the emergency room on his own, a scenario the worker’s lawyer
likes to see. “Because they can make the employer look like
they’re avoiding the system,” said Westcott. “So if
you have reason to worry if someone has been injured on the job, ask
them. And then be sure to report it so the appropriate steps can be
taken by the experts that you’ve paid for, which would be the
Westcott advises putting the carrier on notice as quickly as
possible, so the investigation can get started. “The system is set
up so that when you have a work-related injury, you’re to be
provided benefits. But what you’re looking for are people who may
have a Monday morning injury: ‘Oh, I got hurt yesterday
playing softball, but today I’m coming in and pretending that I
got hurt on the job,’ ”said Westcott.
The system is designed to take care of injured workers.
Unfortunately, there are a lot of people willing to cheat or take
advantage of the system. “With timely reporting, those
things can be discovered. You handicap the adjuster investigating the
circumstances surrounding the accident if you don’t report it in a
Keeping accurate records also is extremely important. “Keep
track of days and hours worked and what the workers were
handling,” said Westcott. “Employers also should ask around
for information. Sometimes I’ll have conversations with employers
where they’ll mention that a worker has been complaining about an
aching back for years, but the employer never shared that with the
adjuster. Think about what you know about the person and share it with
the claims handler. Don’t just assume that the claims handler is
going to take care of everything. Partner with your claims handler so
that person will have as much information as possible. That’s
pretty critical,” said Westcott.
STATEWIDE PRESENCE TO SERVE THEIR CLIENTS
HR serves its clients from offices in Fort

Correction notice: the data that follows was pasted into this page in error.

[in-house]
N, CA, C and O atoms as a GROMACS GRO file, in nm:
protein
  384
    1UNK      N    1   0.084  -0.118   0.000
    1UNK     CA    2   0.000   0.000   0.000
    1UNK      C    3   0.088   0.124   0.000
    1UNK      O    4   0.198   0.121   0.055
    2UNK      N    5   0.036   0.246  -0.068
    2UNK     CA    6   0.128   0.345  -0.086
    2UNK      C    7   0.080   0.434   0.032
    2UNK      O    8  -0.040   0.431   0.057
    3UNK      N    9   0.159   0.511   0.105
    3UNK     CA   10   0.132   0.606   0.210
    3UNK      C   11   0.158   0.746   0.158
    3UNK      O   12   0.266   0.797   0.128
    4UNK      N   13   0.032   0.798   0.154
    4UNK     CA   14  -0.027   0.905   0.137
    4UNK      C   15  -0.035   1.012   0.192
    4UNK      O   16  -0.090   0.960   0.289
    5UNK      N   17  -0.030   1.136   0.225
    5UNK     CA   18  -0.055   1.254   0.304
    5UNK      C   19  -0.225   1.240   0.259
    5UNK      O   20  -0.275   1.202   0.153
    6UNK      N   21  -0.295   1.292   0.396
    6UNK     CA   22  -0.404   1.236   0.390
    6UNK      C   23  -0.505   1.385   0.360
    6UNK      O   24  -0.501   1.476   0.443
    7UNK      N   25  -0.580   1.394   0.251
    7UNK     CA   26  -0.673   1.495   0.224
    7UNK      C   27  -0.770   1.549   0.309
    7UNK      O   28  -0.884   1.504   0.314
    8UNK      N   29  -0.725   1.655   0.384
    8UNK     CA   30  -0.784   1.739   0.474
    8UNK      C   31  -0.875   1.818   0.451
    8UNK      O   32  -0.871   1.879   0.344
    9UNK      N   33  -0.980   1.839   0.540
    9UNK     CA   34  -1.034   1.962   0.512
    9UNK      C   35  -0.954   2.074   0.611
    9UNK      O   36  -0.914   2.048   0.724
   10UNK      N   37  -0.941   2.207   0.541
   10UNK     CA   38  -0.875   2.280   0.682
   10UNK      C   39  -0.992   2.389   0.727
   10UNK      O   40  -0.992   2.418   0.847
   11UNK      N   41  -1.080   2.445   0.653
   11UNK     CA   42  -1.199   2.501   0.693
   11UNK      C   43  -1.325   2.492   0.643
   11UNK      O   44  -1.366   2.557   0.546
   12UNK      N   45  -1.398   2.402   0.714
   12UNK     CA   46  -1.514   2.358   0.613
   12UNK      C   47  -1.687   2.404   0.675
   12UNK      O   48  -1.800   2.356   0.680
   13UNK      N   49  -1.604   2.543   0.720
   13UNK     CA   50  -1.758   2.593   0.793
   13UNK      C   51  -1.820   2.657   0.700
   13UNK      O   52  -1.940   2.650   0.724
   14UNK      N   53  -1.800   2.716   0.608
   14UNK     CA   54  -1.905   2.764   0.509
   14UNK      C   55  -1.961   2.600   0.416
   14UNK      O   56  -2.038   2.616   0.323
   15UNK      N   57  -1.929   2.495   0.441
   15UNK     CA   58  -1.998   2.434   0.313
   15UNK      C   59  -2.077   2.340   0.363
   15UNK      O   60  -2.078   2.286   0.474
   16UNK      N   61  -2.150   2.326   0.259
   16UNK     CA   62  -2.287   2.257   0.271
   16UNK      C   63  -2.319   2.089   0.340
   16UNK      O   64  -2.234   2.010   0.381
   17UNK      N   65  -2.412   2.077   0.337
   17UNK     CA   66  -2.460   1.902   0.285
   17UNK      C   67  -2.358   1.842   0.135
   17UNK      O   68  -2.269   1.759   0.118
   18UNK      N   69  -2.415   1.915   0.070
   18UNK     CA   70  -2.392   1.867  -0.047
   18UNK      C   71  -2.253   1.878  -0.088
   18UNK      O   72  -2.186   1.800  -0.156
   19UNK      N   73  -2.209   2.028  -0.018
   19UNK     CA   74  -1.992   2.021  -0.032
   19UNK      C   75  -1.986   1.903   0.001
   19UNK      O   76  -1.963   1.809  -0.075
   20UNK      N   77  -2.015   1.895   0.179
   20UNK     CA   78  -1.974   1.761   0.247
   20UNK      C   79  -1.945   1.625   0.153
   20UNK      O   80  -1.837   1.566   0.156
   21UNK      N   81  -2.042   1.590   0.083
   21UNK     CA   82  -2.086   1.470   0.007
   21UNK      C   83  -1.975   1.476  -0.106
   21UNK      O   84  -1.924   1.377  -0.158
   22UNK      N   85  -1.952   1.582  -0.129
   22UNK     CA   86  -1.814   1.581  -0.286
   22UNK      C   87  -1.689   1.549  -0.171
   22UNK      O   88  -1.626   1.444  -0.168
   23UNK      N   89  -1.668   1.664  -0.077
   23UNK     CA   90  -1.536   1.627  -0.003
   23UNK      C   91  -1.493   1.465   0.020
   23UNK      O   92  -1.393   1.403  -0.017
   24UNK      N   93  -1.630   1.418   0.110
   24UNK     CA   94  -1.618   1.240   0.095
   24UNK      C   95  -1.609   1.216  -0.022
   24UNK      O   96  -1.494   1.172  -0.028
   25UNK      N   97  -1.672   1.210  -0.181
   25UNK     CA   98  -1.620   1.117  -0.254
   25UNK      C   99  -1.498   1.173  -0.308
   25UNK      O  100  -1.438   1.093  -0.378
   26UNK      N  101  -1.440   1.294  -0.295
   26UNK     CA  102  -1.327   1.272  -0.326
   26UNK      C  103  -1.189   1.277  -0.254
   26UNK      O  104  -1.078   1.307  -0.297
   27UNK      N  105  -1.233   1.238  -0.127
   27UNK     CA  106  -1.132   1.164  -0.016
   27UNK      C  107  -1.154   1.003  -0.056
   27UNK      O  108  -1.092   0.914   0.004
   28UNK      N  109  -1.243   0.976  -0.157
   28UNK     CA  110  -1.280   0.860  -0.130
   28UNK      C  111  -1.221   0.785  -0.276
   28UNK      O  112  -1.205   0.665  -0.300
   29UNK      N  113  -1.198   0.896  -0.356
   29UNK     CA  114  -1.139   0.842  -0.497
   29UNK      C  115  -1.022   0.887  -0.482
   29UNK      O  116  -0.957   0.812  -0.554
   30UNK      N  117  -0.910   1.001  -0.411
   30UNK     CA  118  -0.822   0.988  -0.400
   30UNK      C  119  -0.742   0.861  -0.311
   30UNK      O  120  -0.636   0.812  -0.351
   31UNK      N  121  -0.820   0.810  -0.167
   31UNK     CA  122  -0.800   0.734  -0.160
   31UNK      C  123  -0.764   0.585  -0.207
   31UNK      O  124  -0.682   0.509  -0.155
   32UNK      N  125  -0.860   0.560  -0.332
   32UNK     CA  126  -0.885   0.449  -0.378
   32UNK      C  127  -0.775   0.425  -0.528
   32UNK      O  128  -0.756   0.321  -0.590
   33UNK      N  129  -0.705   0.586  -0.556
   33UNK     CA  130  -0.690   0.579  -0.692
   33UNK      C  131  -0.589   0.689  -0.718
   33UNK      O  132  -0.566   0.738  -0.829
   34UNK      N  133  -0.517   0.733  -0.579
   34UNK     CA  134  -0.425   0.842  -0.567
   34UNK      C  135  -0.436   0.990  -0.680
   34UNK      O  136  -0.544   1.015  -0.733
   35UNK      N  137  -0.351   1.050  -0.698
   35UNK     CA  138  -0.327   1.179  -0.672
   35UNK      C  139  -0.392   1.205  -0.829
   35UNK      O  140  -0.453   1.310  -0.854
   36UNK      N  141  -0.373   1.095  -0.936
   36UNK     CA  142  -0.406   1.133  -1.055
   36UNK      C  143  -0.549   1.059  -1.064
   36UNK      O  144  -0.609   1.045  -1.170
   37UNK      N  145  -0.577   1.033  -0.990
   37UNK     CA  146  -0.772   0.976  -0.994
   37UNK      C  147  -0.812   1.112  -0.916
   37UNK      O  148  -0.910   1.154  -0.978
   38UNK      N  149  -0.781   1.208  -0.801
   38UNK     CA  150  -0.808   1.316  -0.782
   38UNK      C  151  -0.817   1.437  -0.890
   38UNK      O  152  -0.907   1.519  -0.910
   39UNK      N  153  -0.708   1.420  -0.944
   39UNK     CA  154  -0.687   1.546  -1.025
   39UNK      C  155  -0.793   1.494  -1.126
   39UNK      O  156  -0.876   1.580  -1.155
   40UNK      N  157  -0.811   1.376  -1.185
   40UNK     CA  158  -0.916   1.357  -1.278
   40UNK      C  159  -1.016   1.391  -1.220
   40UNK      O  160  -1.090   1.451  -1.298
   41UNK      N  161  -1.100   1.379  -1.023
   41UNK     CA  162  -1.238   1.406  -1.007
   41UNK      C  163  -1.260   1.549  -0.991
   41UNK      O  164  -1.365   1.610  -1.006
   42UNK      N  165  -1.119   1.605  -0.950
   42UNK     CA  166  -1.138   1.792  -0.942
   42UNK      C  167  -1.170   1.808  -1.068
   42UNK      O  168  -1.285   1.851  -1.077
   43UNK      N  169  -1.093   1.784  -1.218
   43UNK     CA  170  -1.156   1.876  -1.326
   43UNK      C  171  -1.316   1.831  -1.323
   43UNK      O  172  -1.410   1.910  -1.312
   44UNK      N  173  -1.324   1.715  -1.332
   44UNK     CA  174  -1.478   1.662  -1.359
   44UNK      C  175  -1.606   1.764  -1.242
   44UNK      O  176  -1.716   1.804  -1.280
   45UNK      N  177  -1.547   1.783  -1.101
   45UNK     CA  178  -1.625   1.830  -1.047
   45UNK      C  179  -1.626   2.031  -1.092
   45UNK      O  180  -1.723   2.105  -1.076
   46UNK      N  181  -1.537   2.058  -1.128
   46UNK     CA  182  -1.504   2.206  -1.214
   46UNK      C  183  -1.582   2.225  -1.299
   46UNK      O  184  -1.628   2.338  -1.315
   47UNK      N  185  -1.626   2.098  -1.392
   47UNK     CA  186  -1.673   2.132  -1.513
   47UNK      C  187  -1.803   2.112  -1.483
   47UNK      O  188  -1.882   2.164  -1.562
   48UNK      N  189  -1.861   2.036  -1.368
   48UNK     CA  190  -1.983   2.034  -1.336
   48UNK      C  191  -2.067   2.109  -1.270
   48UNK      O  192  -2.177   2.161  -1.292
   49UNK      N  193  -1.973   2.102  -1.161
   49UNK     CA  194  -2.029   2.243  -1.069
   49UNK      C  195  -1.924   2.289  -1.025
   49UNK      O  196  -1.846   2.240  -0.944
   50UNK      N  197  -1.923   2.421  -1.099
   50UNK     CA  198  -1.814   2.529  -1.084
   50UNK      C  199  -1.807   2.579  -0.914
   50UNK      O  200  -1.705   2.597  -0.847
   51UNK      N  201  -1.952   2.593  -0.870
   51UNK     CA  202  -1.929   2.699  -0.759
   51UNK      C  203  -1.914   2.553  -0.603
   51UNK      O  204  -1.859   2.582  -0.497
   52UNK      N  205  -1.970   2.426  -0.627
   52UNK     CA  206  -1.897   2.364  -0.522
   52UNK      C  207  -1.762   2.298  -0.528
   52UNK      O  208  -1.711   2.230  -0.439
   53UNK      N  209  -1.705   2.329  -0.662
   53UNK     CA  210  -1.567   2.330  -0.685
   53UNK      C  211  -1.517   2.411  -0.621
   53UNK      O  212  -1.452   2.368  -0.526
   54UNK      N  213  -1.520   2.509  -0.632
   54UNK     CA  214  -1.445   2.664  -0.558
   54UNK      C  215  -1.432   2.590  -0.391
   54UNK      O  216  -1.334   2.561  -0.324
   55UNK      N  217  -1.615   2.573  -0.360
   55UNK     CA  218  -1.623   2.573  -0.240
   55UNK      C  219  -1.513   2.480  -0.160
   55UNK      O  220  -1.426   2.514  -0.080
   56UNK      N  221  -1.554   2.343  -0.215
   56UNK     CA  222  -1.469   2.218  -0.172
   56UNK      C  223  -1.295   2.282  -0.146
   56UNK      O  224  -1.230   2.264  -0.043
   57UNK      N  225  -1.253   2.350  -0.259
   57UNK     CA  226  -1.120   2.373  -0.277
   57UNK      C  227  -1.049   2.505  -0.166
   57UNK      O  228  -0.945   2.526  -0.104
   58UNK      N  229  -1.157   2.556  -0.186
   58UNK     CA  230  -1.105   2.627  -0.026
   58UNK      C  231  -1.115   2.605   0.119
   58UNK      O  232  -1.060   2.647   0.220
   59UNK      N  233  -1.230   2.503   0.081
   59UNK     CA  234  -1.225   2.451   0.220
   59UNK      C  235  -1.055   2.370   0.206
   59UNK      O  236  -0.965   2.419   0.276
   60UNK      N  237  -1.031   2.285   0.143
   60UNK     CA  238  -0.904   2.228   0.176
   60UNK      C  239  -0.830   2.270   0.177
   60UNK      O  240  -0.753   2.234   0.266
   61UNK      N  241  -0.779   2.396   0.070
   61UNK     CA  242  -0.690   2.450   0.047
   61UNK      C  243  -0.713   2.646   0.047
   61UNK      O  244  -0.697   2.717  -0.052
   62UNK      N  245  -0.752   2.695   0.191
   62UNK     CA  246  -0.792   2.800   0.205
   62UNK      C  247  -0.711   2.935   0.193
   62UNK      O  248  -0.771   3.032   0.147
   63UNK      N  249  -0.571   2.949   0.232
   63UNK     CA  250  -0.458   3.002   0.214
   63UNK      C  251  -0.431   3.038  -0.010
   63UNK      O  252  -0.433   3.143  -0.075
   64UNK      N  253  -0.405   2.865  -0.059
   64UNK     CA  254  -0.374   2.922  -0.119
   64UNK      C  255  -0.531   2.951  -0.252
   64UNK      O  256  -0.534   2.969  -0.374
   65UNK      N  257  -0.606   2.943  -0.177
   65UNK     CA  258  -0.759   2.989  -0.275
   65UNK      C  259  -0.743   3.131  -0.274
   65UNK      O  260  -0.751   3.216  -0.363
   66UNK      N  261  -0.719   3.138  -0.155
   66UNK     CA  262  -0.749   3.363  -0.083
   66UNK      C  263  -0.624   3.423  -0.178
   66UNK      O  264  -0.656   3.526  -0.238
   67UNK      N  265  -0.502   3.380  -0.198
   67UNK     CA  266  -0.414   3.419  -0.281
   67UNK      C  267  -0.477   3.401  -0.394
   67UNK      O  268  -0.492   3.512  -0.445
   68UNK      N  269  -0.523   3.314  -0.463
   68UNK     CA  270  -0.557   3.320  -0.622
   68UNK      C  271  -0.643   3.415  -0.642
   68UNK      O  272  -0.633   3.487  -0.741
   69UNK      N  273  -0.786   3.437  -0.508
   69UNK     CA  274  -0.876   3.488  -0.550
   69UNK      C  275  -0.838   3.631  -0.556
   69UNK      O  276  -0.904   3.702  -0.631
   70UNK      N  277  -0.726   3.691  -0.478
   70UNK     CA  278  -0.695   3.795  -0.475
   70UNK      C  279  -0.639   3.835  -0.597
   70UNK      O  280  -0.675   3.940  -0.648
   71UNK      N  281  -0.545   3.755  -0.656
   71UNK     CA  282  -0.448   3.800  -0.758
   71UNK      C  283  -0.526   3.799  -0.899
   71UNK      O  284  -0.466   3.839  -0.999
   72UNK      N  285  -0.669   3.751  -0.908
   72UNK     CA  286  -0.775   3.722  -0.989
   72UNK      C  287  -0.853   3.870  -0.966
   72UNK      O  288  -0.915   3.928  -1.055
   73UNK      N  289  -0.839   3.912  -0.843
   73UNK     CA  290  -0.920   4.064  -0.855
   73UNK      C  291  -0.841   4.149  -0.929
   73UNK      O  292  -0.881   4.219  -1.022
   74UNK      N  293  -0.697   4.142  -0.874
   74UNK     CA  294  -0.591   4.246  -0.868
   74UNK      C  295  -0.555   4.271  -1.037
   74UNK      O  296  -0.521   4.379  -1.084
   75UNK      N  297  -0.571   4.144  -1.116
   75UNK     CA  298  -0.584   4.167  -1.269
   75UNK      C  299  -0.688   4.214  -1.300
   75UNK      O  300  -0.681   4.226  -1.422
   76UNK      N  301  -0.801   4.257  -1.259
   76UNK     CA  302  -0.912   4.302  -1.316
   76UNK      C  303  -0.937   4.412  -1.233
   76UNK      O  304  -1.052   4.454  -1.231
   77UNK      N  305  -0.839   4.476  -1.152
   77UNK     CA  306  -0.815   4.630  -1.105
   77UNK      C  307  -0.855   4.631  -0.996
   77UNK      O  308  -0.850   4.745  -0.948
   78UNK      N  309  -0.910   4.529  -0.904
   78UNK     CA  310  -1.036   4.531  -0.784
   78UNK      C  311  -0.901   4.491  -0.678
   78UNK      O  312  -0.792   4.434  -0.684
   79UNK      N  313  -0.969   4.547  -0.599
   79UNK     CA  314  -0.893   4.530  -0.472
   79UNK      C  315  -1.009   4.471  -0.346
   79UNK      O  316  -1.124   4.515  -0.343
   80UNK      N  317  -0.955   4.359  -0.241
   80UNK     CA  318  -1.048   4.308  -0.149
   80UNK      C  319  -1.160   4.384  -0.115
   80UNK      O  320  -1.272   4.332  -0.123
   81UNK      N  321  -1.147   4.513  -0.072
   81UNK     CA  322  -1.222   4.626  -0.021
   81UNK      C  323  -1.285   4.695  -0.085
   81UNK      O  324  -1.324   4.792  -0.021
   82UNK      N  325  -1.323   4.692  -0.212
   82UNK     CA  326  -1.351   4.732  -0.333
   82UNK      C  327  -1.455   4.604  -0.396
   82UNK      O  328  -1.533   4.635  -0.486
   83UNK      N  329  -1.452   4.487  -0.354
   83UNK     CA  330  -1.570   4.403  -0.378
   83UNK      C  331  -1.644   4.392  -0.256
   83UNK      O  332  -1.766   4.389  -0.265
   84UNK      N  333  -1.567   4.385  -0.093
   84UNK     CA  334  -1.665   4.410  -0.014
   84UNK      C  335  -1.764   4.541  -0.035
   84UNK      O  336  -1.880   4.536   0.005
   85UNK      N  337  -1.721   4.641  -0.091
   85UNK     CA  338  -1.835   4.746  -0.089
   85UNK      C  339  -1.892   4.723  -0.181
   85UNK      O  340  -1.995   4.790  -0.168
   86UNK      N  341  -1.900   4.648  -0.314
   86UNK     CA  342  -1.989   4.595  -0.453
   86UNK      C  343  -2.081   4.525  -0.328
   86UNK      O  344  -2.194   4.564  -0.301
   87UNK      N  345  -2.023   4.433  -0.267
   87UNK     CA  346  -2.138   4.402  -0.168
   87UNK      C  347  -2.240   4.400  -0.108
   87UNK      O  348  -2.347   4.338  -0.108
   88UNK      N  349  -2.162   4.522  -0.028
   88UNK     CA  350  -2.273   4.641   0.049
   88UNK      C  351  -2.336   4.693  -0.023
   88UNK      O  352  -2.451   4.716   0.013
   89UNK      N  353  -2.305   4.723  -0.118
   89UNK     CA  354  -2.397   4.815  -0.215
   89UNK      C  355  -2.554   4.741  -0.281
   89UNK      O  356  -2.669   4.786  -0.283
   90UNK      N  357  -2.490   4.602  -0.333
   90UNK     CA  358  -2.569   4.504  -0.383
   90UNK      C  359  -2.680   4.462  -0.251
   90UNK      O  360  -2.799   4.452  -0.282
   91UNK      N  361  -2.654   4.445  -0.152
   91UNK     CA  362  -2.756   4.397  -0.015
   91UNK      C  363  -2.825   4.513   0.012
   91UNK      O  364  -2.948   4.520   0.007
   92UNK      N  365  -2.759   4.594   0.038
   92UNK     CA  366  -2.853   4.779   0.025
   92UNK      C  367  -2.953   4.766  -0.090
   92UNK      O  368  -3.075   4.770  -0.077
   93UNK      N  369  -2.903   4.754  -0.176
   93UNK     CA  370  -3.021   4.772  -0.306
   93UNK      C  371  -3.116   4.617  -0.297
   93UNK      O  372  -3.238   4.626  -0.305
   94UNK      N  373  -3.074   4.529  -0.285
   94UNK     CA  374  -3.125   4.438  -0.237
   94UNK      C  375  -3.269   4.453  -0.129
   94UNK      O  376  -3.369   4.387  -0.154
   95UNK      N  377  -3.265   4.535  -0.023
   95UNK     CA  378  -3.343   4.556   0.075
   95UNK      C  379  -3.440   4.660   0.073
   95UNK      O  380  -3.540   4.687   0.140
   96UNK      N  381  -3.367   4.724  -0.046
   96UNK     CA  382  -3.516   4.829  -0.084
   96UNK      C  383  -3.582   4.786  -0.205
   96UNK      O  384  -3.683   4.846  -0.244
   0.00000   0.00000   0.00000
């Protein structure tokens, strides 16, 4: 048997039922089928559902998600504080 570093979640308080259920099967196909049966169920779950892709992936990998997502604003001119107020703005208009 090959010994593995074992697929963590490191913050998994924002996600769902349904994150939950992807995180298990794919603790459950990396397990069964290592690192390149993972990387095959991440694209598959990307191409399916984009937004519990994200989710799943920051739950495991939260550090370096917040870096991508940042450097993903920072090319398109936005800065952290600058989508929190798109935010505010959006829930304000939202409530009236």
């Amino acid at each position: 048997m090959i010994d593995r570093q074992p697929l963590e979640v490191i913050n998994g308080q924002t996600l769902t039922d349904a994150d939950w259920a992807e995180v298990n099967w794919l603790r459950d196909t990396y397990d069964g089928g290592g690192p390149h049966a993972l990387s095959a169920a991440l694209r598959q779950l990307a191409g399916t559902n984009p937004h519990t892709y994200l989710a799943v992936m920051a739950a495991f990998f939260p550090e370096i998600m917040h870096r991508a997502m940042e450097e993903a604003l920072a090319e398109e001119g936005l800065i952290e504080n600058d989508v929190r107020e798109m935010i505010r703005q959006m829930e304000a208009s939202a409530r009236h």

Pierce (where Westcott is based), Winter
Park, Fort Myers, Pompano Beach and Tallahassee. The firm expanded
gradually over the past 11 years. The newest office in Fort Myers opened
just last summer. “In the past couple of years, we’ve gone
from the two offices handling each end of the state, more or less, to
having five offices. It’s been very nice. We’ve had a good
response from the industry,” Westcott said.
HR assists its clients with more than workers’ comp. The firm
also handles commercial and general litigation, liability and casualty
defense, auto and commercial trucking claims, insurance coverage
disputes, appeals, and subrogation and liability defense.
And the firm is mindful of its clients’ budgets. “We
partner with our clients so that we provide them with training in order
to help them do what they do better. If the byproduct is that they need
us less, that’s OK,” said Westcott. “We try to keep
costs down, which is especially important in this economy. We’re
not part of the solution if our billing adversely affects
decision-making. We try to be fair so clients get good value for their
money and we’re contributing to their bottom line.”
To learn more, go to the firm’s Web site at www.hrmcw.com. Or
call (407) 571-7400 for additional information about Hurley, Rogner,
Miller, Cox, Waranch & Westcott, P.A.